The Prediction of Interpretation of Downhole Mud Temperature While Drilling
- M. Thompson (Schlumberger Cambridge Research) | T.M. Burgess (Anadrill)
- Document ID
- Society of Petroleum Engineers
- SPE Annual Technical Conference and Exhibition, 22-26 September, Las Vegas, Nevada
- Publication Date
- Document Type
- Conference Paper
- 1985. Society of Petroleum Engineers
- 5.9.2 Geothermal Resources, 1.2.1 Wellbore integrity, 4.3.4 Scale, 1.6 Drilling Operations, 1.10 Drilling Equipment, 1.14 Casing and Cementing, 1.11 Drilling Fluids and Materials, 1.10.1 Drill string components and drilling tools (tubulars, jars, subs, stabilisers, reamers, etc), 1.12.1 Measurement While Drilling, 1.6.1 Drilling Operation Management, 1.11.2 Drilling Fluid Selection and Formulation (Chemistry, Properties)
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The prediction of downhole mud temperature throughout all the operations of drilling has long been a clear objective, tackled by several previous authors. A method is given here for previous authors. A method is given here for performing this prediction in an accurate yet rapid performing this prediction in an accurate yet rapid manner which differs from all previous methods used and is suitable for extension to the interpretation of measurements downhole.
The problem lies in the coupling of the heat conduction in the formation, which can involve a lengthy solution process, with the heat convection in the mud, the numerical solution of which can suffer from non-physical instabilities in response to some of the fast changing conditions of rig operation. A justifiable approximation to the formation conduction reduces it to analytical form and a space transformation yields a stable solution procedure for the convection problem. Details are given of the equations used, the approximation involved and the space transformation which result in a computer model which is simple and fast in execution. Despite the speed. the model is comprehensive in terms of the drilling, circulating and static operations modeled and the complete specification of evolving well geometry and constraints.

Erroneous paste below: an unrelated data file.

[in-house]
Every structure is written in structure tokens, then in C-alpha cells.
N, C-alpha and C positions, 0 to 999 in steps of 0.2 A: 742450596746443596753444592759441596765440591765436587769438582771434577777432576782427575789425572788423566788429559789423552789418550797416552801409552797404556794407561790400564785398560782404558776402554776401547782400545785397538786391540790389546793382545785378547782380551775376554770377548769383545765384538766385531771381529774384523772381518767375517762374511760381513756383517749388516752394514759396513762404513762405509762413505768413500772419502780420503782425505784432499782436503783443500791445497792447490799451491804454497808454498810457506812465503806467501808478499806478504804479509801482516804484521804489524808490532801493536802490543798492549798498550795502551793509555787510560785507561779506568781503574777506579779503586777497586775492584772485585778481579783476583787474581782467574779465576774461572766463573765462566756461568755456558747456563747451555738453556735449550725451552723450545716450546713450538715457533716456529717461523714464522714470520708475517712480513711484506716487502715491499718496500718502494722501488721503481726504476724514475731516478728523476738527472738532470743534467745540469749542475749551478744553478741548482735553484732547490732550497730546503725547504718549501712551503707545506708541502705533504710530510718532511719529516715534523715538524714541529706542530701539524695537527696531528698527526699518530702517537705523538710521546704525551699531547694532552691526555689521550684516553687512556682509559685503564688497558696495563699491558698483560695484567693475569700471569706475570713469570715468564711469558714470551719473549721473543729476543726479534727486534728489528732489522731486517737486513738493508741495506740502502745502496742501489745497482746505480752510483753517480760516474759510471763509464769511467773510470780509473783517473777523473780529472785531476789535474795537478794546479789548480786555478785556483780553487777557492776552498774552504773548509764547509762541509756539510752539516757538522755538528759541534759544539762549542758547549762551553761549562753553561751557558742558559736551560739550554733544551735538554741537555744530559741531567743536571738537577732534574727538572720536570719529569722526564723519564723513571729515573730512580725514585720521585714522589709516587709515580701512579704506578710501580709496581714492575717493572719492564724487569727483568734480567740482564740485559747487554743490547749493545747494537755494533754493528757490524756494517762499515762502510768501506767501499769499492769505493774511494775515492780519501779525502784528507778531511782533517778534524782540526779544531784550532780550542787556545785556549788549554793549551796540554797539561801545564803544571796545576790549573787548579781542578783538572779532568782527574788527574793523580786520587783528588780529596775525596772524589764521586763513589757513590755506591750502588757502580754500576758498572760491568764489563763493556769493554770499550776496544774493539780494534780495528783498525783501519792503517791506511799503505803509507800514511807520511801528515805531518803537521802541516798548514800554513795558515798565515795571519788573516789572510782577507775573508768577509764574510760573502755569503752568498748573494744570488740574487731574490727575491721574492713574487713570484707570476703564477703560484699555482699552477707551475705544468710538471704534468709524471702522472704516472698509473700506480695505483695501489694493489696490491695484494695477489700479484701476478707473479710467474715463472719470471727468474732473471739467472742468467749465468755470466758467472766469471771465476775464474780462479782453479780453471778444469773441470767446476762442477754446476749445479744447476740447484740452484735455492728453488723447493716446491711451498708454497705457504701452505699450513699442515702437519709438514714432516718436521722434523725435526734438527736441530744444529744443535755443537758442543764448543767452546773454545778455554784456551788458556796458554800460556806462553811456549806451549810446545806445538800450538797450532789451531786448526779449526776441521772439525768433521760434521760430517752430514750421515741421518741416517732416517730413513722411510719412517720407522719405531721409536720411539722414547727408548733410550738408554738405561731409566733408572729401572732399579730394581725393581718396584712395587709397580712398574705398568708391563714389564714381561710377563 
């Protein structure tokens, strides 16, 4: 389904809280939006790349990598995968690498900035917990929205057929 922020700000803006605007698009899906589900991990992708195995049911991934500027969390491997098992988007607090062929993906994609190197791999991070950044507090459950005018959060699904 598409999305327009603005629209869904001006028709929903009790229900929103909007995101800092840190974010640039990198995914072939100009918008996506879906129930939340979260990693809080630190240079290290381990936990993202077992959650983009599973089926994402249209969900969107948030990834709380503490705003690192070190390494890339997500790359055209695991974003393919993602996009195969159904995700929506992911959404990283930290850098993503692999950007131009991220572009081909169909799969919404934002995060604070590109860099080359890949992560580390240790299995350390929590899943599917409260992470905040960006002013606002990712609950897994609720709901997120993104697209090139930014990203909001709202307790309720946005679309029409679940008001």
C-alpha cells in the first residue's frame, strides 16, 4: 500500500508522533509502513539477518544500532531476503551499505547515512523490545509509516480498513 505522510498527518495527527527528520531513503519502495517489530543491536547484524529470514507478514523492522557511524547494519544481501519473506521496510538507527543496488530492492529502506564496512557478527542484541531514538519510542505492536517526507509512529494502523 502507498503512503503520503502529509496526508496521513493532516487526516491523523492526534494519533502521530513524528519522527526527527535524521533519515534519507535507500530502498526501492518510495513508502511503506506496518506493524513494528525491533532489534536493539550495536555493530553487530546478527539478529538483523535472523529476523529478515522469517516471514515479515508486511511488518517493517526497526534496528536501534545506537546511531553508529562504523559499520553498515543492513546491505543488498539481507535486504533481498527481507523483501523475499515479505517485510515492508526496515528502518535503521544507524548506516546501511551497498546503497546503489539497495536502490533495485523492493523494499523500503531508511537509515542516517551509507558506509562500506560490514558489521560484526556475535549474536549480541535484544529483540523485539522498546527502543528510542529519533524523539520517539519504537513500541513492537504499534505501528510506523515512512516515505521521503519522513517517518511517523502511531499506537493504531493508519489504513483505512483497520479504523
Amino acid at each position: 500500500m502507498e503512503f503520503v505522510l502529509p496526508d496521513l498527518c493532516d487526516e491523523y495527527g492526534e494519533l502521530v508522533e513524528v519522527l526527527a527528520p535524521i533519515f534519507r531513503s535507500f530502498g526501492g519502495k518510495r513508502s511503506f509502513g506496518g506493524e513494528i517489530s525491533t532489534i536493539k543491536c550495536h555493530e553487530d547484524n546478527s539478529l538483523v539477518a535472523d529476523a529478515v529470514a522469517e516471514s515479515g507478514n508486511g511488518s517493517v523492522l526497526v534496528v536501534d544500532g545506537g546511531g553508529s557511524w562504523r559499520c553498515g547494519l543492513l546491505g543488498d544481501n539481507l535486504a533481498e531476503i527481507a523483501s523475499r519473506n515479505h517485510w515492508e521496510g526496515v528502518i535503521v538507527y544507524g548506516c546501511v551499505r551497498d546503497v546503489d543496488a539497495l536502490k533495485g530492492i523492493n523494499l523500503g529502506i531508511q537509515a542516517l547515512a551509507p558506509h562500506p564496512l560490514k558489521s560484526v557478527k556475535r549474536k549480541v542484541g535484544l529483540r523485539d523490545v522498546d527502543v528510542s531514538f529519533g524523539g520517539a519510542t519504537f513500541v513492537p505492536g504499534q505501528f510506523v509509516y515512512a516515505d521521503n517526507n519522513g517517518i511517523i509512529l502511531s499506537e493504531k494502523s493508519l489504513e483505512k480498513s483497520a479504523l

The prediction method is validated by checking against recent field data of temperature measured downhole during drilling.
The speed of the model makes it feasible to consider its use for realtime interpretation of measurements downhole and a promising application would be the continuous determination of geothermal gradient. Thus the model described includes both predictive and interpretative aspects.
While drilling a well, fluid is circulated down the drillpipe and back up the annular space between drillpipe and rock. This drilling fluid (mud) has several functions such as cleaning the bit, transporting cuttings, balancing in-situ pore pressure and even lubricating the drillstring. One of the consequences is that at the bit the rock is generally cooled during the process of drilling and slow recovery back to the geothermal temperature only occurs when drilling and circulation cease.
Downhole temperatures as a result of drilling have long been of concern. There have been several published papers which include models of the drilling or mud circulating processes and others on the recovery of temperature after drilling has ceased. [refs 1, 2 and 3) . All these previous attempts have drawbacks which the approach previous attempts have drawbacks which the approach described here tries to circumvent.
Cementing is one of the operations which requires a knowledge of absolute temperature downhole and at present the estimated temperature is based on API present the estimated temperature is based on API recommendations which are derived from parametric fits on a few wireline measurements. A true predictive method would be a big advantage here, predictive method would be a big advantage here, especially in view of the large errors attributed to previous estimates.
|File Size||726 KB||Number of Pages||12|